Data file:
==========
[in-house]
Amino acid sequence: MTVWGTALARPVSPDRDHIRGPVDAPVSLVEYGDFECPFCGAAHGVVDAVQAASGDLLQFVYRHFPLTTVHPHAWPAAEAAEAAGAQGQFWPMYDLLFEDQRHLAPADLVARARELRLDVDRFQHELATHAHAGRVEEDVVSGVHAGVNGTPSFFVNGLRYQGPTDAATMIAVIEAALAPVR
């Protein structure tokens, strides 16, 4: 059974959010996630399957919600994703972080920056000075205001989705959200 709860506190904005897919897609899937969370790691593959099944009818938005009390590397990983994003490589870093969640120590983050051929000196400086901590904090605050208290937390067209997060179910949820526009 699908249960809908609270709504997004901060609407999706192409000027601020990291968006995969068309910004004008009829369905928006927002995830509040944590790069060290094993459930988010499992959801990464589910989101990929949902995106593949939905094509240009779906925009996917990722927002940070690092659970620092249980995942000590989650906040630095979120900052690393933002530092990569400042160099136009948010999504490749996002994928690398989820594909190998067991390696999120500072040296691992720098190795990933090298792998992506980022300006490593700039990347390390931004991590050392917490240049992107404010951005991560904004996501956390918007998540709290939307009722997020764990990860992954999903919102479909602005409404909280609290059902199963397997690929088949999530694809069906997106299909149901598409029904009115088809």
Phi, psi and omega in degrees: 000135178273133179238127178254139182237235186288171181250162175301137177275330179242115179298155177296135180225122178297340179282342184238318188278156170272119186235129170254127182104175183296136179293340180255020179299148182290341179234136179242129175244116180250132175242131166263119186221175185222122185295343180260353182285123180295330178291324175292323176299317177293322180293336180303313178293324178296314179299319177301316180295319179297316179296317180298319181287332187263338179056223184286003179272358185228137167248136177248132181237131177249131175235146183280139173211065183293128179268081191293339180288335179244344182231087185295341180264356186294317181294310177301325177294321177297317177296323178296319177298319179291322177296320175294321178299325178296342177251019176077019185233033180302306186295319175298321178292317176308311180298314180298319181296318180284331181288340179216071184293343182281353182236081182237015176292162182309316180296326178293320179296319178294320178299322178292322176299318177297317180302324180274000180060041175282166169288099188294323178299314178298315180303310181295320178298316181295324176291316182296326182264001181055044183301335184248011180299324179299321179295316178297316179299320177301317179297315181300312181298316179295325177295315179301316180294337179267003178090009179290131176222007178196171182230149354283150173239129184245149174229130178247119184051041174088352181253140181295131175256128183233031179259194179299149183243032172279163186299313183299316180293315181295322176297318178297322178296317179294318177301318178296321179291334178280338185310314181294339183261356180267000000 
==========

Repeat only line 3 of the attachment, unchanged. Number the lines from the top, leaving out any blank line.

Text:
């Protein structure tokens, strides 16, 4: 059974959010996630399957919600994703972080920056000075205001989705959200 709860506190904005897919897609899937969370790691593959099944009818938005009390590397990983994003490589870093969640120590983050051929000196400086901590904090605050208290937390067209997060179910949820526009 699908249960809908609270709504997004901060609407999706192409000027601020990291968006995969068309910004004008009829369905928006927002995830509040944590790069060290094993459930988010499992959801990464589910989101990929949902995106593949939905094509240009779906925009996917990722927002940070690092659970620092249980995942000590989650906040630095979120900052690393933002530092990569400042160099136009948010999504490749996002994928690398989820594909190998067991390696999120500072040296691992720098190795990933090298792998992506980022300006490593700039990347390390931004991590050392917490240049992107404010951005991560904004996501956390918007998540709290939307009722997020764990990860992954999903919102479909602005409404909280609290059902199963397997690929088949999530694809069906997106299909149901598409029904009115088809």